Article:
Overloading legislation a journey into the absurd
IHAVE for some time in this column been railing against the high quantity and low quality of regulations that are pouring out of government buildings with no parliamentary oversight. If citizens can be punished for breaking a law, they are entitled to know with reasonable certainty what it is they can or cannot do. Otherwise the law is void for vagueness.
We have now moved into a new league. We have just witnessed the passing of some regulations which are void for absurdity. In June 2012 new road traffic regulations were published, including regulations aimed at preventing overloaded vehicles from travelling on public roads. The aim is laudable. If you overload a goods vehicle or don’t distribute the load properly over the axles you can get major damage to our roads. Seeing nobody wants to pay for the roads, we had better preserve what we have got.
The Ministry of Transport came up with the idea to put the onus on the consignor and consignee of goods. It will be their responsibility from next year (if anyone takes the regulations seriously) to see that overloading does not take place. Consignor and consignee also have to see that the transportation of goods is “fully insured for damages that can occur as a result of an incident”.
The consignor may not offer goods for transport if the goods are not properly loaded. The regulation does not explain how the consignor can know how the goods will be loaded at the time of offering them for transport except perhaps not giving an operator with a one-ton vehicle a three-ton load. More absurd is the fact that the consignee may not accept the goods if the vehicle is not properly loaded. If the goods arrive on an overloaded vehicle, the consignee must refuse to accept them, turn the vehicle away and let it go back onto the public roads, overloaded, to cause yet more damage.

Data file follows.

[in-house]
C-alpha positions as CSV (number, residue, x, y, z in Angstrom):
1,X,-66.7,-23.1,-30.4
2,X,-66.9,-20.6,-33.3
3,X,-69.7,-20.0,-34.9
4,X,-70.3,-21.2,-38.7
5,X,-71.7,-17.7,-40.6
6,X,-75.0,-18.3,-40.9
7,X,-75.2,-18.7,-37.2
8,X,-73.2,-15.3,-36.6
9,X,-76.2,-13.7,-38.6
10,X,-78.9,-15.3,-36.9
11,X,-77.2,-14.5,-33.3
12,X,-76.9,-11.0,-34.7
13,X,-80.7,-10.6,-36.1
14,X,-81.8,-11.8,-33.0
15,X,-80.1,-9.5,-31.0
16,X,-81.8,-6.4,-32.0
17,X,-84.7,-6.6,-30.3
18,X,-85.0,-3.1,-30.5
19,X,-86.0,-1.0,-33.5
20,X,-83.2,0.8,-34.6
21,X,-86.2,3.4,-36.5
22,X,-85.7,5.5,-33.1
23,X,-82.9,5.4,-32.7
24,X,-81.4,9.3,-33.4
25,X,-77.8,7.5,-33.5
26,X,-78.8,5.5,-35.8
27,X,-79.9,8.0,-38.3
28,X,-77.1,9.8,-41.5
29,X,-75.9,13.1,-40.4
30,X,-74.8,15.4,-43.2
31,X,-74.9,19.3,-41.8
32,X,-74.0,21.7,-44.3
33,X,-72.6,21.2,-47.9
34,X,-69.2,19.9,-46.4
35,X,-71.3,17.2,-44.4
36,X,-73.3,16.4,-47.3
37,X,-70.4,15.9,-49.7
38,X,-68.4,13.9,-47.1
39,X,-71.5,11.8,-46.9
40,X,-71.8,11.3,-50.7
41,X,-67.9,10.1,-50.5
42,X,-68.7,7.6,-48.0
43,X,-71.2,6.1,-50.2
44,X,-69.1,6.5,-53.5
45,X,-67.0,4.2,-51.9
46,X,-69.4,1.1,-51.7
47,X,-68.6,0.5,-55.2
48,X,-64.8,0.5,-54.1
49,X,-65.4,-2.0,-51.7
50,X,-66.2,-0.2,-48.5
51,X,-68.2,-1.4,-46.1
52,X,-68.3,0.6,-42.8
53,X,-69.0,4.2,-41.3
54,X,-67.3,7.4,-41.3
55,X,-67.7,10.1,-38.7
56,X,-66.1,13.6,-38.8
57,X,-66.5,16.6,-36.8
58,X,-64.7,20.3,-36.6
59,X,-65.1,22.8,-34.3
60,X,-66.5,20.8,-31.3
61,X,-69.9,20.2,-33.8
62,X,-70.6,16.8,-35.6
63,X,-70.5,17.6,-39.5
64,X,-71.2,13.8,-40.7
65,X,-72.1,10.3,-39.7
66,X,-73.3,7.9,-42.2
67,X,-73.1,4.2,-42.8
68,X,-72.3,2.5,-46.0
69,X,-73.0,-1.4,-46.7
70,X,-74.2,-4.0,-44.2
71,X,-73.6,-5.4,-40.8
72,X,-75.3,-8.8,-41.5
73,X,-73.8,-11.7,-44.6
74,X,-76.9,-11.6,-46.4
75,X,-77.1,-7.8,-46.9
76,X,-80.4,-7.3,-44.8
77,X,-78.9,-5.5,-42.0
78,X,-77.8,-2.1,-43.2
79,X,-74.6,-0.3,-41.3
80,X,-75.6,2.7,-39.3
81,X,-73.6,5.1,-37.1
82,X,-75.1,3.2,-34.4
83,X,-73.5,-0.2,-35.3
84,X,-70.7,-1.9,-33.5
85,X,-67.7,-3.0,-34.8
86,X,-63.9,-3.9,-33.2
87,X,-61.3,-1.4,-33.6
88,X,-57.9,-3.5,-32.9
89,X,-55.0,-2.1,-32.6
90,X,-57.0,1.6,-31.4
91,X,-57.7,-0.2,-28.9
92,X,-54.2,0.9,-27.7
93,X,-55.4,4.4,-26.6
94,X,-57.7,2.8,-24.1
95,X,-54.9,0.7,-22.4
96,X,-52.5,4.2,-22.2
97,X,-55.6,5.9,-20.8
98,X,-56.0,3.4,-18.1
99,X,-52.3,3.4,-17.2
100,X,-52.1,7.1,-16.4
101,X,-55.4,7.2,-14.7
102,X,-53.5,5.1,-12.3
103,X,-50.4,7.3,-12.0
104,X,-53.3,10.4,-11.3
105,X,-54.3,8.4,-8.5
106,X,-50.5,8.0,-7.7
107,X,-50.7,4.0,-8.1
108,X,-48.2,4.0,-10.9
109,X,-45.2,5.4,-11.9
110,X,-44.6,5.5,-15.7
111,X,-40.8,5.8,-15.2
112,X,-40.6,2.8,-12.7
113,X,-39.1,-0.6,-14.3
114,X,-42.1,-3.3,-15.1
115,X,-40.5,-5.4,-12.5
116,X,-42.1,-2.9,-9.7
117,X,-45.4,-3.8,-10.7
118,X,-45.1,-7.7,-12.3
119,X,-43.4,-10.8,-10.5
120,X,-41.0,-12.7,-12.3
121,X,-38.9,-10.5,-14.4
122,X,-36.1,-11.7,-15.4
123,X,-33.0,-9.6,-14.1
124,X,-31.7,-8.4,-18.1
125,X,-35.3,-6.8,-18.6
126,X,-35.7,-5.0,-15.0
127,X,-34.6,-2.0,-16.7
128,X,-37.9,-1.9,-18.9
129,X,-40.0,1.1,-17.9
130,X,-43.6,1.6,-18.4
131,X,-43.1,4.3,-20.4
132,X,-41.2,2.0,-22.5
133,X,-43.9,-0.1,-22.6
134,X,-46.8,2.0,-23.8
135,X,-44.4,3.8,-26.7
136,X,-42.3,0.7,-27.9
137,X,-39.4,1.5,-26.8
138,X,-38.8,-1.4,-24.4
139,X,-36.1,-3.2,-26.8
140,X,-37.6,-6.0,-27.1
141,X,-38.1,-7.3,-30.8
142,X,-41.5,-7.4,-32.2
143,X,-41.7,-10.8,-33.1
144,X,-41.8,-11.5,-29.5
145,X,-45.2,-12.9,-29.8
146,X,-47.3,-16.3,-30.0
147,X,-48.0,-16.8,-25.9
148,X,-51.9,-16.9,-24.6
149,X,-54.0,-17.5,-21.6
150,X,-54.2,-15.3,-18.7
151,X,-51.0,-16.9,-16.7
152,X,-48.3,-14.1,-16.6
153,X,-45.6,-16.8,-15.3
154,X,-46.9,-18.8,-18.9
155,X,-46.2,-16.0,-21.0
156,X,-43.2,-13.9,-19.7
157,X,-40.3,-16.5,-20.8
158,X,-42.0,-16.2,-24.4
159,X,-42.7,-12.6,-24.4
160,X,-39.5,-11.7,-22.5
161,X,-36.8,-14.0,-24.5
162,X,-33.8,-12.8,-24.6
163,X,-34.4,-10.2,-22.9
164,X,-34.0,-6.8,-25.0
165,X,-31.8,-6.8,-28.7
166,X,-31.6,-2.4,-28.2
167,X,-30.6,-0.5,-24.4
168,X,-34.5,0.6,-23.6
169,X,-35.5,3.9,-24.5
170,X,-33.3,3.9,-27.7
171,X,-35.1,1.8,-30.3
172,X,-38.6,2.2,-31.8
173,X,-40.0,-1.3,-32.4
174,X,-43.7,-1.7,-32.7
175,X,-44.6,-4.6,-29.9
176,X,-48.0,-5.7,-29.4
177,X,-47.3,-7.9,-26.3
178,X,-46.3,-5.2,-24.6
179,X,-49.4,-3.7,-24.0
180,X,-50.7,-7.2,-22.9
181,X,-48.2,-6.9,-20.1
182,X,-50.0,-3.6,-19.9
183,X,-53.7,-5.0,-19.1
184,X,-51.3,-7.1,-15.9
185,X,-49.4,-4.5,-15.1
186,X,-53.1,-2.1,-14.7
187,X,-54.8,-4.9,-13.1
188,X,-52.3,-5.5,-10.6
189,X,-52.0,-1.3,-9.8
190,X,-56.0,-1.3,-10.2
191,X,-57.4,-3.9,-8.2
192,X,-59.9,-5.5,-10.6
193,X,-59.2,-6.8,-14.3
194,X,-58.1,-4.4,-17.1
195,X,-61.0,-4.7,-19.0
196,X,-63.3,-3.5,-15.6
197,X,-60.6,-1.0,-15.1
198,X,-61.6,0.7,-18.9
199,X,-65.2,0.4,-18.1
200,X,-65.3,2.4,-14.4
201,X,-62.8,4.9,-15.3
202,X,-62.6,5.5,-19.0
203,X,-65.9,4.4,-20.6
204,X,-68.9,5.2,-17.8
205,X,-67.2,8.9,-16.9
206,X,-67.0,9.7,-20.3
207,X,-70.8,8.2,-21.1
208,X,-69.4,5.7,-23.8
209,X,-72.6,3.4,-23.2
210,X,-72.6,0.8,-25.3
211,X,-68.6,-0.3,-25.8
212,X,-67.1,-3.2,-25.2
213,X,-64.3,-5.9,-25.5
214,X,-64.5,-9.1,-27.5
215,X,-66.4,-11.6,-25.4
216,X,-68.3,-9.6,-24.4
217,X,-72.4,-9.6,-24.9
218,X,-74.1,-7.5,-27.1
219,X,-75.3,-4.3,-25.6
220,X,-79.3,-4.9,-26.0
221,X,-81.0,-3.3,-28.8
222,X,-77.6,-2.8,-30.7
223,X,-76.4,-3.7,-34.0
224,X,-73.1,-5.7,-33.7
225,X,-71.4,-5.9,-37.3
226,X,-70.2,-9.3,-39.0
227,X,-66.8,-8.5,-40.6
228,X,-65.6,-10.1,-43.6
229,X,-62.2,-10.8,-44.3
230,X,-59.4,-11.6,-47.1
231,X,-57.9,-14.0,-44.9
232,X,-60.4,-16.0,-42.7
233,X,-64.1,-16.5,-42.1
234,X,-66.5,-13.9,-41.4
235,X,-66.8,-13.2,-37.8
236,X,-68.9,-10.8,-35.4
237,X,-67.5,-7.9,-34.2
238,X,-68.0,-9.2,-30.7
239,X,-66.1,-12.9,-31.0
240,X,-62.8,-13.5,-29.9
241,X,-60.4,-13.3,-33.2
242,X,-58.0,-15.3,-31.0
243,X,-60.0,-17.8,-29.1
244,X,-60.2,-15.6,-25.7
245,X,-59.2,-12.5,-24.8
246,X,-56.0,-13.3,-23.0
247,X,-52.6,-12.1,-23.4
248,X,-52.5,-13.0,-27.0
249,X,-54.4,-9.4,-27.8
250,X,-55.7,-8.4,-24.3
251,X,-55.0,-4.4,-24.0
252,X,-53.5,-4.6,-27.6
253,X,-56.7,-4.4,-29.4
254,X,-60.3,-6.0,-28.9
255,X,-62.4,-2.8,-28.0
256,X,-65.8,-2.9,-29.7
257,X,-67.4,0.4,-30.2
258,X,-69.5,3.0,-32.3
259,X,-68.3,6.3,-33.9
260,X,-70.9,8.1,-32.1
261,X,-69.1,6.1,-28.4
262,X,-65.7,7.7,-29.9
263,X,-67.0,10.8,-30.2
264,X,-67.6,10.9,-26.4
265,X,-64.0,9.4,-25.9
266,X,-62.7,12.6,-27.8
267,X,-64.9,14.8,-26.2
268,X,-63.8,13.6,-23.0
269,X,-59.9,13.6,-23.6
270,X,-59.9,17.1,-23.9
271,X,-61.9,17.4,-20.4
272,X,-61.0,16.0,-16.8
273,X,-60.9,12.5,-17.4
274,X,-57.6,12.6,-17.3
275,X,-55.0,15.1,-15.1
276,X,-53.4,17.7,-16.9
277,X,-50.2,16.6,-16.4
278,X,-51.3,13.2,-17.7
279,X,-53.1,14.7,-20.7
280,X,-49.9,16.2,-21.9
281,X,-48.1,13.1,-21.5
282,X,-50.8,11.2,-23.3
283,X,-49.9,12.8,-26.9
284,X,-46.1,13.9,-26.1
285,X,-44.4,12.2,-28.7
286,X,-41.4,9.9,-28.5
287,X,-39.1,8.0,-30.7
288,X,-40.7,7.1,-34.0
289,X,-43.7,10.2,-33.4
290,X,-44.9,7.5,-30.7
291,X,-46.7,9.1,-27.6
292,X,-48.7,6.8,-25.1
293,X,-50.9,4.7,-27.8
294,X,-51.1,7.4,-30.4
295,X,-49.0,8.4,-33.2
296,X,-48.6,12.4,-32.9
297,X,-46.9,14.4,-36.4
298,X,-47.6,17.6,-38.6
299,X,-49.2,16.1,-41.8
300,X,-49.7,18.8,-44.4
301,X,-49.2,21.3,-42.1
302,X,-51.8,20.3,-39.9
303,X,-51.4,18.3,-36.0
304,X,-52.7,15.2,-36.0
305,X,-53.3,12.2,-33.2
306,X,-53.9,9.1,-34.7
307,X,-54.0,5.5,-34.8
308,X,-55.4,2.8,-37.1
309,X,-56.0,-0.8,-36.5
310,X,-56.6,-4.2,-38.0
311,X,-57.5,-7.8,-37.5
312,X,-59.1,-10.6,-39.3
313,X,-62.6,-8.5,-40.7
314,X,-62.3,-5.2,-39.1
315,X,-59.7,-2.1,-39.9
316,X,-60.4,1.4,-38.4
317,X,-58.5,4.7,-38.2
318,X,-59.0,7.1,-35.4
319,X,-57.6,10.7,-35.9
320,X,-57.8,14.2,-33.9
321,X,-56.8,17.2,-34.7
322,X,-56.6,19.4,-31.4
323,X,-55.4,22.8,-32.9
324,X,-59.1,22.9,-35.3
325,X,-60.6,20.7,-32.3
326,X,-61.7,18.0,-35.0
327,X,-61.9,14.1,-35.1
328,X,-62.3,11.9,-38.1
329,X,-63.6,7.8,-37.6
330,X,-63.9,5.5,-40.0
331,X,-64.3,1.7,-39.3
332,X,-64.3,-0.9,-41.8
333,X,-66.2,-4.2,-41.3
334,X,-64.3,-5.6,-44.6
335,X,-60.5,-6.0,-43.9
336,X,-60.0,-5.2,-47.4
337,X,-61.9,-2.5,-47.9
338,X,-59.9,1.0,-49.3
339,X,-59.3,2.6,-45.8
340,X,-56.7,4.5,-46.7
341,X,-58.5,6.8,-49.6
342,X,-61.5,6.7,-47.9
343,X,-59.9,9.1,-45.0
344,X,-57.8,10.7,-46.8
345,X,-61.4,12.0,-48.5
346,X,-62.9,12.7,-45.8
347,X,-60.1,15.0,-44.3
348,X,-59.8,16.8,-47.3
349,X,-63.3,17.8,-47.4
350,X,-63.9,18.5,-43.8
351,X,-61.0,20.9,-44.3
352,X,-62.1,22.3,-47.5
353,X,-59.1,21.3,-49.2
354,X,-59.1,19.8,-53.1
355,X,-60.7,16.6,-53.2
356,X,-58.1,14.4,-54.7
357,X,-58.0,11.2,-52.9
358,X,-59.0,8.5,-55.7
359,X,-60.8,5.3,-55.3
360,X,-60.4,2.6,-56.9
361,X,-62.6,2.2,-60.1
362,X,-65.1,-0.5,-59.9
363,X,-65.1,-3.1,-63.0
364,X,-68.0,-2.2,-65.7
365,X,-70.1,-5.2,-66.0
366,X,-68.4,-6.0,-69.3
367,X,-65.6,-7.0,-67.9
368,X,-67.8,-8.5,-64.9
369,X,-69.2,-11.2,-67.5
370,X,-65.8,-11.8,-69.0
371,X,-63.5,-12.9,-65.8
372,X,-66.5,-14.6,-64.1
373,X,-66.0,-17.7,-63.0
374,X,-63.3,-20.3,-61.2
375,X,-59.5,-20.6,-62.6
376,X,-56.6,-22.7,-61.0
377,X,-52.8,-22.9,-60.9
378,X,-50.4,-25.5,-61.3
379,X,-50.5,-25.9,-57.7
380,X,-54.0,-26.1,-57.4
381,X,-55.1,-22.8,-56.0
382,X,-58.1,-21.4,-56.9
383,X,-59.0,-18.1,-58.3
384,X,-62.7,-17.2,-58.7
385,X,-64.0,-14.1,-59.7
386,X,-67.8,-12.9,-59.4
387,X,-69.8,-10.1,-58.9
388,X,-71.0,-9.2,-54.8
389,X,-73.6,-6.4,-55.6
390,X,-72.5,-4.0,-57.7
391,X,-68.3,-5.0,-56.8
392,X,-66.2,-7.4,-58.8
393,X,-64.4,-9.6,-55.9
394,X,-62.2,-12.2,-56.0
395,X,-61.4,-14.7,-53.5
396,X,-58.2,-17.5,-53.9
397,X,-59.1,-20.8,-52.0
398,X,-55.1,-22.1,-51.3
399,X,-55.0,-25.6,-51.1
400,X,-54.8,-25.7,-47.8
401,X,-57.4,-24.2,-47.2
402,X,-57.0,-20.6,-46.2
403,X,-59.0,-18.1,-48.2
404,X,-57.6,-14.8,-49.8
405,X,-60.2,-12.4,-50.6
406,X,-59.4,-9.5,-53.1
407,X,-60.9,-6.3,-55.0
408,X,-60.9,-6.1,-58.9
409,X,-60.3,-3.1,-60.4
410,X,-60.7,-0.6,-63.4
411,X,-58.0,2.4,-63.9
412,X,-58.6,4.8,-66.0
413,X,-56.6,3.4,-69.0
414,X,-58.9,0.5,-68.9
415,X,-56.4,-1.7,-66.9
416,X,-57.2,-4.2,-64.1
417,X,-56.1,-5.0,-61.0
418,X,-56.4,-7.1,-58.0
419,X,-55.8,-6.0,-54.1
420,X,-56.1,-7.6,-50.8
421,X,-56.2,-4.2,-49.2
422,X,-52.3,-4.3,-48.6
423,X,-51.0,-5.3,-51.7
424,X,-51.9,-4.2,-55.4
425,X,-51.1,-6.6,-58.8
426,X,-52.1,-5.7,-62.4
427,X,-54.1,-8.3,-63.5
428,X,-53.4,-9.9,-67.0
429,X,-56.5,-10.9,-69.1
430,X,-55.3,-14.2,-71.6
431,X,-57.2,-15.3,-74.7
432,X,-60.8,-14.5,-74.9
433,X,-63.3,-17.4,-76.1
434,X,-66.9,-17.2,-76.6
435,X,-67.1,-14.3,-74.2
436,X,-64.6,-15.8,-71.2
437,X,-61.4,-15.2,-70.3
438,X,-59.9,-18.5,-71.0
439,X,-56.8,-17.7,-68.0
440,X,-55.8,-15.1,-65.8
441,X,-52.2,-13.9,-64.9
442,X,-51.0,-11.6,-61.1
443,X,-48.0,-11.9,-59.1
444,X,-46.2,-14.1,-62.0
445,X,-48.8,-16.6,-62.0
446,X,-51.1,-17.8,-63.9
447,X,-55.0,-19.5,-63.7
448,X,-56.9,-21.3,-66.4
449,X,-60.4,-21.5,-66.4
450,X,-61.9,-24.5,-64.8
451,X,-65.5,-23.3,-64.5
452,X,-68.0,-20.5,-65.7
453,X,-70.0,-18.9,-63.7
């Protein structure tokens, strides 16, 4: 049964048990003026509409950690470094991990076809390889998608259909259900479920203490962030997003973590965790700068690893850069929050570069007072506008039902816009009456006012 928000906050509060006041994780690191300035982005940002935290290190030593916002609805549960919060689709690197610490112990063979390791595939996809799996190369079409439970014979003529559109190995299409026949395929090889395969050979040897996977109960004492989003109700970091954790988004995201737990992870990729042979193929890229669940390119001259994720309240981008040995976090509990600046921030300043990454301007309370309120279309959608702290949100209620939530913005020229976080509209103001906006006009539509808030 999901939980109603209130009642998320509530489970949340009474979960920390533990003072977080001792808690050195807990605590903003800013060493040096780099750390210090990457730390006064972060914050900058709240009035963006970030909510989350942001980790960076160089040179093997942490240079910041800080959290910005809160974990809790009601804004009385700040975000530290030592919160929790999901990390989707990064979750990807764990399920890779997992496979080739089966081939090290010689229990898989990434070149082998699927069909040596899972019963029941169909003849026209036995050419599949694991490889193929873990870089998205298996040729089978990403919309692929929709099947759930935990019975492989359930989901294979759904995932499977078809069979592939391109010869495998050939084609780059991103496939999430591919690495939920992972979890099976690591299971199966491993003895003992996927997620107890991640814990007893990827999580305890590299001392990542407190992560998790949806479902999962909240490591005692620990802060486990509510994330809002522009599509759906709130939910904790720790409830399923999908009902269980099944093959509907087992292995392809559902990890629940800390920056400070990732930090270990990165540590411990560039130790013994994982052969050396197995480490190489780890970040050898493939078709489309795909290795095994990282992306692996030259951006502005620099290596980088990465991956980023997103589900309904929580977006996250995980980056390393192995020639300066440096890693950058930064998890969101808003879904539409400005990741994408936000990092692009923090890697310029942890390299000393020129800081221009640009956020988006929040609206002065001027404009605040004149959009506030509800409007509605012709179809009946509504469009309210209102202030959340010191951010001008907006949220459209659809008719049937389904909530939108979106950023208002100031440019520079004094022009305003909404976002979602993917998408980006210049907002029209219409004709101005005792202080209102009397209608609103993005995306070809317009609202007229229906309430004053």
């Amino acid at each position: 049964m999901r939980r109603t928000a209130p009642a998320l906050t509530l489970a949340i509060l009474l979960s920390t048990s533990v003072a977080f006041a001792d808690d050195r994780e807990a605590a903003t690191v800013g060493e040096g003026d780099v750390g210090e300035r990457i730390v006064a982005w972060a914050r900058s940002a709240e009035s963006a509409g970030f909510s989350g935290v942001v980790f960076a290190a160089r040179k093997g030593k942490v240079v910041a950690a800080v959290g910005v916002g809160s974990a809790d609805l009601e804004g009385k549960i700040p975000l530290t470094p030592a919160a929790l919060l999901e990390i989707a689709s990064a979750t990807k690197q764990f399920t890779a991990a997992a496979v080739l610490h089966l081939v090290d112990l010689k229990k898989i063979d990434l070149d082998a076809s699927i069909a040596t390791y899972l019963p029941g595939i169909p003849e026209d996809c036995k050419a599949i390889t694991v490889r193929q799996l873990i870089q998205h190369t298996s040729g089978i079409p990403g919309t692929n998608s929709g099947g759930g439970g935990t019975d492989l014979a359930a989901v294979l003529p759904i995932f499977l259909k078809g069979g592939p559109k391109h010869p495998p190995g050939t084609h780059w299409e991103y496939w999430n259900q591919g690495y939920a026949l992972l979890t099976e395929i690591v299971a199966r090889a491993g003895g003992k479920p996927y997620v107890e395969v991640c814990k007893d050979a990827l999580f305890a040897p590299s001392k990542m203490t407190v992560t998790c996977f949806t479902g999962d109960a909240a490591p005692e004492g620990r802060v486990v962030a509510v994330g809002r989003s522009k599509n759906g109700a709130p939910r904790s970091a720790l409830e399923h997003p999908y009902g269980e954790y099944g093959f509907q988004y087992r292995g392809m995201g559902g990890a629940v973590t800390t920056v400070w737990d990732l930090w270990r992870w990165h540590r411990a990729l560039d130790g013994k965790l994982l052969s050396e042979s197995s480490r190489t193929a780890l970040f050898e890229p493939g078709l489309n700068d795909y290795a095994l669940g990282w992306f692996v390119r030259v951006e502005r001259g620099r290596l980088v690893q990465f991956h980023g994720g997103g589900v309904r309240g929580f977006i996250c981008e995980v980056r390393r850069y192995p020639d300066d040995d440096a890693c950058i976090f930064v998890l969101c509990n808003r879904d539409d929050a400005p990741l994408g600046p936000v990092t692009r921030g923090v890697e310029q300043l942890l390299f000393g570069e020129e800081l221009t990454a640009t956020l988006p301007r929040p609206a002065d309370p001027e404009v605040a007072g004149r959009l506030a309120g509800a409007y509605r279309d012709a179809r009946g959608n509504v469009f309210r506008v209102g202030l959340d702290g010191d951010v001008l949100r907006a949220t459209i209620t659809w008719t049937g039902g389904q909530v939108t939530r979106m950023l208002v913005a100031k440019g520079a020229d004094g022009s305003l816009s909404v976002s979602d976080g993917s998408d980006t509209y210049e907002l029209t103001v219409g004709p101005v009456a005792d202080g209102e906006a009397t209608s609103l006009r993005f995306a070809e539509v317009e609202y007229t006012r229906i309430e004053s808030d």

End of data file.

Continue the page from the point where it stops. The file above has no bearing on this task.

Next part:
Similar problems apply to the insurance. Firstly, what does it mean to be “fully insured for damage that can occur as a result of an incident”? A major incident happening when goods are transported can lead to all sorts of claims including substantial claims from third parties whose property or vehicles are damaged or massive claims for environmental damage caused by an overturning vehicle.
Full insurance against all possible losses arising from all possible incidents is too expensive for consignors or operators to bear. Insurers also expect their insured to carry part of the loss so that they have skin in the game and don’t take unnecessary chances.
If the vehicle arrives and it has not been possible to get full insurance, the consignor must not accept the goods. The vehicle must be sent back out onto the roads to carry on a journey to who knows where and still without proper insurance.
It is difficult to understand how absurdities like this can appear in the government gazette.
It has been a principle of our law since Roman times that there can be “no punishment without a law”. That means a rational law that is capable of being obeyed. The laws described above cannot be enforced. But they carry the threat of criminal proceedings and criminal sanctions.
Consignors, carriers and consignees are going to have difficulty deciding what to do with this law. The clear answer is to ignore the absurd laws but nobody wants to be the first to spend money on defending themselves in a criminal court. Let’s hope that some national body representing carriers take steps to have the laws set aside, which should not be too difficult even if authorities try to enforce them. Perhaps the department will do the right thing and withdraw the laws and start again.
Transport ministry needs to craft rational laws that can be obeyed
Patrick Bracher (@PBracher1) is a director at Norton Rose Fulbright.